A dental crown is used in restorative dental care and is essentially a tooth cap that improves the strength, appearance, structure or function of a tooth. Some of the reasons your dentist may recommend a dental crown is to provide better structure and strength to a tooth that has been extensively damaged by injury or decay and which will not benefit from a large filling, to protect a weak tooth against fracturing, to provide strength to a tooth that has fractured, to serve as support for a bridge, to cover up and make functional a dental implant, to cover up a poorly shaped or extensively discolored tooth, or to provide structure and support to a tooth that has received a root canal.
How a Dental Crown is Made
Dental crowns can be made out of porcelain or ceramic that is matched to the color of your natural teeth, gold or metal alloys and acrylic. While porcelain crowns are more cosmetically appealing because can be better hidden in the mouth due to their color, metal alloys are often the most highly recommended materials–especially on back chewing teeth–because they are stronger. Another option is bonding porcelain to metal, so that one gets both the strength and cosmetic benefits of both the metal and the porcelain.
In order to receive a dental crown, one must first make an appointment with their dentist. It is important to consult with the dentist in order to determine whether a dental crown is truly the best option, since it will require making irreversible changes to your natural teeth.
Once you and your dentist have determined that a dental crown in appropriate, the dentist will need to prepare your tooth (or teeth). This means reducing the size of the tooth so that the crown can fit over it and in between your other teeth. By filing down the tooth, your dentist will remove tooth enamel which cannot grow back. This is why the process is irreversible. In some rare cases where the tooth is extensively damaged by injury or decay or badly broken, your dentist may find it necessary to fill in and build up the tooth in order to support the crown.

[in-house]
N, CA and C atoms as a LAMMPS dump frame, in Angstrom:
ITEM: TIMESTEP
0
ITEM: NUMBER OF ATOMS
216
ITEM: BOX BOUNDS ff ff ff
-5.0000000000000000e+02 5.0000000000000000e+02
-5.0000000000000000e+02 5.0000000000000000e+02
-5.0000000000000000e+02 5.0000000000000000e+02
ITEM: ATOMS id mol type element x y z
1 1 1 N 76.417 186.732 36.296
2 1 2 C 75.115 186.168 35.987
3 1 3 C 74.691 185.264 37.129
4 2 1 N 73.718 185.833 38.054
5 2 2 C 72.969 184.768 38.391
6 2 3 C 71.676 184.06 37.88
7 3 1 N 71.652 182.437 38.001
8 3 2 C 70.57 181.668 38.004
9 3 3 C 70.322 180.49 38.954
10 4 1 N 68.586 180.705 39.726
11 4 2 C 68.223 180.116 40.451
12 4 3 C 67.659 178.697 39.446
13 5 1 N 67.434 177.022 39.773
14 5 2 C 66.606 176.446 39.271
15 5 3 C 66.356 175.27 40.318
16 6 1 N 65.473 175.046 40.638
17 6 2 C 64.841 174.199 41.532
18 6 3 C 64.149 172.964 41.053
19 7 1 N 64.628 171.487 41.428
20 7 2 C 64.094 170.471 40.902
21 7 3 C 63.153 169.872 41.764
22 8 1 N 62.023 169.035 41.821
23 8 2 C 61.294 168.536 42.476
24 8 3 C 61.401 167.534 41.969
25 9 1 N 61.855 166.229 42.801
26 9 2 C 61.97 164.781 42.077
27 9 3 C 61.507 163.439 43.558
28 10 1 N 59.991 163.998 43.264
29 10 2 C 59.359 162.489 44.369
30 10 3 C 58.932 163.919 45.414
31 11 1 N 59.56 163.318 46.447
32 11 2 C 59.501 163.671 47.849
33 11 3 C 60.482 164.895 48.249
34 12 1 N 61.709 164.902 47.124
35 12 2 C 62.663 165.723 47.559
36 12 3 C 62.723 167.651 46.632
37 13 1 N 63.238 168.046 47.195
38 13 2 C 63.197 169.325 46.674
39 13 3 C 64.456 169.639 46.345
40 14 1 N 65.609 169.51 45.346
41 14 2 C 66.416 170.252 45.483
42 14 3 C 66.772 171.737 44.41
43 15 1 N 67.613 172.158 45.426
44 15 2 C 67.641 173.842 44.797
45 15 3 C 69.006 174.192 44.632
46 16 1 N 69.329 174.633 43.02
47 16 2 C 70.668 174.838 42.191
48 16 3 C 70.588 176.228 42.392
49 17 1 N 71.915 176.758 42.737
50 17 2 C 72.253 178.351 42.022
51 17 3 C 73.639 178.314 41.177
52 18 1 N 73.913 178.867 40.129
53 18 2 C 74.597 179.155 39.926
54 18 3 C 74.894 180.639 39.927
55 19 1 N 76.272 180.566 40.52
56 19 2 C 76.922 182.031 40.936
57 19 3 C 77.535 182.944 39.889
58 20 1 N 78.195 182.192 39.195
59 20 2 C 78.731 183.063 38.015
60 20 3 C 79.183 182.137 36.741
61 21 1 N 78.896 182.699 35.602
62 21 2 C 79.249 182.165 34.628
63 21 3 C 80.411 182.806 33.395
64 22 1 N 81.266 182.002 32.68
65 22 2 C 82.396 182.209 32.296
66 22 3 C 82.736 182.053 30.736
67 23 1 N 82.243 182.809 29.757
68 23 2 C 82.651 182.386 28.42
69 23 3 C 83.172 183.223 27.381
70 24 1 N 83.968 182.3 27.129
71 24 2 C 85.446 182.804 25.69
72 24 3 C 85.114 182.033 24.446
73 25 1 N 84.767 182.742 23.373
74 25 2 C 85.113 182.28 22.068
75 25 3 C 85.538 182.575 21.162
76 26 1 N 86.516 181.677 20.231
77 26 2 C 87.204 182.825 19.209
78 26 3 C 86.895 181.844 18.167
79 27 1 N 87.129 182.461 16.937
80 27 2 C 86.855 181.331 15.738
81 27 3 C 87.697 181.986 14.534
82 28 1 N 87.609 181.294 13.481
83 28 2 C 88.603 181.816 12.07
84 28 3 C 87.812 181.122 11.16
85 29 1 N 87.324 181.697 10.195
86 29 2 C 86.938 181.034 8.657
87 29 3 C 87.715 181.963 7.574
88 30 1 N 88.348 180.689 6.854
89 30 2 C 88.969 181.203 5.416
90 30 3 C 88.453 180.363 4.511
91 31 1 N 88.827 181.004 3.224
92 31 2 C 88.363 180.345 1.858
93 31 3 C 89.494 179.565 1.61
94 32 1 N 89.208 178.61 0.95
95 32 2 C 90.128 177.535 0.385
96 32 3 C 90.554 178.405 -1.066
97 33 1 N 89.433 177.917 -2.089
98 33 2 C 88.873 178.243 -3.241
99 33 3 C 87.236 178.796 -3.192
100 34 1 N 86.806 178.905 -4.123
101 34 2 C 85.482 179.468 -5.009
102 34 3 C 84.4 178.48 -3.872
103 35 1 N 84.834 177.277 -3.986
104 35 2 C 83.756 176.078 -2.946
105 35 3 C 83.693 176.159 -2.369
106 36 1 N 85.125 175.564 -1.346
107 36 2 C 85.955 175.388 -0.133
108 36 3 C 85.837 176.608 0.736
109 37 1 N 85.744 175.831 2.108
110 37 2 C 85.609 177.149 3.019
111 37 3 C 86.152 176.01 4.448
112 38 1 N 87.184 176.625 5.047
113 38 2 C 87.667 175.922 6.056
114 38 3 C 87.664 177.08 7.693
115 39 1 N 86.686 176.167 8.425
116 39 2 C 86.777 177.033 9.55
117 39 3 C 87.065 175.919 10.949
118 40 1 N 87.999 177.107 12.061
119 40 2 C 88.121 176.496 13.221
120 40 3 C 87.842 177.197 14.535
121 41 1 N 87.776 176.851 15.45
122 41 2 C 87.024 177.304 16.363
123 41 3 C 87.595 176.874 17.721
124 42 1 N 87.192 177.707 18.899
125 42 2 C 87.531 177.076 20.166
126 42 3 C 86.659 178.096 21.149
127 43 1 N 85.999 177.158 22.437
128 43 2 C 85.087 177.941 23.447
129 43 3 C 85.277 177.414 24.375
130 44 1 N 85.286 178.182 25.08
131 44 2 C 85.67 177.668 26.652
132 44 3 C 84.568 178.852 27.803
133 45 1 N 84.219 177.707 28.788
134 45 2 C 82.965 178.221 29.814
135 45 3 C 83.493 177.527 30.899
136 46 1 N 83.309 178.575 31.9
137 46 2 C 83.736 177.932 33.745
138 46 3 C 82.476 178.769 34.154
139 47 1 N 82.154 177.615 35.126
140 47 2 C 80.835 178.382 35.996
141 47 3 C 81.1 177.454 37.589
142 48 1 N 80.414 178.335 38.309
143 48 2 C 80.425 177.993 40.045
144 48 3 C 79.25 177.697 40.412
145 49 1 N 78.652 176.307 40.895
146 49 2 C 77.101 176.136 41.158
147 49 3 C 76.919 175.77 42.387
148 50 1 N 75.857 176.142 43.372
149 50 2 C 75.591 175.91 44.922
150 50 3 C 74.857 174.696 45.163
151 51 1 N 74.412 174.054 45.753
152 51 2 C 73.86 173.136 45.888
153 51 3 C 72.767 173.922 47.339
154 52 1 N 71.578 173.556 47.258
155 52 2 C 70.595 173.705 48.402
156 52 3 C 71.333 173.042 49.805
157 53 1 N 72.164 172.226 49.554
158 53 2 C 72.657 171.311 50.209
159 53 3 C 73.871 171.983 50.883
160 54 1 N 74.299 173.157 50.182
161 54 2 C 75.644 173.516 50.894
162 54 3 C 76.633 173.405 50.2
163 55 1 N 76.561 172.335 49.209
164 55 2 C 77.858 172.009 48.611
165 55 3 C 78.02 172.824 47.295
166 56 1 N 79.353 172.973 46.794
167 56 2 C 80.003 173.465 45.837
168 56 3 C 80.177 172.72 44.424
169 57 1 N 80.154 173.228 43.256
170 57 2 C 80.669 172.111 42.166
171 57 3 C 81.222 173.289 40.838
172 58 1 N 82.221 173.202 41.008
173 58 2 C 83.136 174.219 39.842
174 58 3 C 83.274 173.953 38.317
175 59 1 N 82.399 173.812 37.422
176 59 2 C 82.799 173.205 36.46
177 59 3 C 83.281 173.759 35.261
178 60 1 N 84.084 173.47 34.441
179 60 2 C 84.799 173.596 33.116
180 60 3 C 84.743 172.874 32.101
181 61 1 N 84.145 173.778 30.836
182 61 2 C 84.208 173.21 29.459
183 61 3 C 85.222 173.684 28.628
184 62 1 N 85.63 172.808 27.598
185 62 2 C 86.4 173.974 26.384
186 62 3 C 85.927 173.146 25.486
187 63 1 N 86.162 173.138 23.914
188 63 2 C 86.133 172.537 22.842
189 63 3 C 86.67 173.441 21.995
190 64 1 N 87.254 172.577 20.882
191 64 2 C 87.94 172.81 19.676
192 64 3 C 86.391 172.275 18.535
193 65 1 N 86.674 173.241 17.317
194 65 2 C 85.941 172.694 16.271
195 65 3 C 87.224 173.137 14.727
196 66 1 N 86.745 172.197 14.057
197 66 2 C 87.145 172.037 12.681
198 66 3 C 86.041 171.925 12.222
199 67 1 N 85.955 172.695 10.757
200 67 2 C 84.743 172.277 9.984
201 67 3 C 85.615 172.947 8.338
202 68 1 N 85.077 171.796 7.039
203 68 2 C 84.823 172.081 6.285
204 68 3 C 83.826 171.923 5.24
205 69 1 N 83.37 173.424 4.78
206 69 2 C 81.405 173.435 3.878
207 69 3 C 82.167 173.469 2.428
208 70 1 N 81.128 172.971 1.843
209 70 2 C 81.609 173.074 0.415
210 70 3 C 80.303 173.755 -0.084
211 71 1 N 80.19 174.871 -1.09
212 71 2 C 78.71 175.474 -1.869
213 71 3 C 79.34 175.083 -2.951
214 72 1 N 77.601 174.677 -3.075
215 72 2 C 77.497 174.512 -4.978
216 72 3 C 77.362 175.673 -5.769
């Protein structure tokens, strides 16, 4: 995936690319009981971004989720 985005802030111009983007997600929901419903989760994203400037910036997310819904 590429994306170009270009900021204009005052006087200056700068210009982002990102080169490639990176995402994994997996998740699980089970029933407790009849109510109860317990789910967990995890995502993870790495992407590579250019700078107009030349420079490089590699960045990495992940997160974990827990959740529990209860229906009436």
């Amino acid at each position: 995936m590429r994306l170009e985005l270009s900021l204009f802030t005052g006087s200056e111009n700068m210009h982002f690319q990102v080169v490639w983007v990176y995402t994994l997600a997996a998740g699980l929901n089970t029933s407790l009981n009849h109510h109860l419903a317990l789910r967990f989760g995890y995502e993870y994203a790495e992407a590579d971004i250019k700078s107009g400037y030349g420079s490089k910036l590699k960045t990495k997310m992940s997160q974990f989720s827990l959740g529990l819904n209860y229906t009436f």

An impression is then made of the tooth that has been prepared for a dental crown, as well as the surrounding teeth. This impression is what the dental laboratory will use in order to make a unique crown that will fit perfectly in your mouth. If you have selected a porcelain crown, your dentist will take this opportunity to match the correct shade of your natural teeth. Then your dentist will install a temporary crown in order to protect the prepared tooth and help preserve your ability to eat and speak properly.
The dental laboratory will use the impression of your tooth in order to make your crown, and will then send it back to your dentist. Your dentist will remove the temporary crown and fit the new crown into place, making any necessary minor adjustments. In some cases, your dentist may choose to use temporary cement on your crown so that you can wear it for a few weeks and report on how it feels. This way your dentist can make any last adjustments that are necessary prior to permanently cementing it into place. It can take some time to get used to a crown, but it should eventually look and function just like a healthy, natural tooth.
Though they can sometimes become loose or fall out, crowns can also last a considerable length of time when they are properly taken care of. Taking care of them is really as simple as treating them like your natural teeth–brushing and flossing them every day and receiving a dental examination and cleaning once every six months. It’s also best to avoid chewing on hard foods, ice and other hard objects like pens or pencils.
To learn more about dental crowns or to find out whether a dental crown is appropriate for you, contact Dr. Nurminsky today.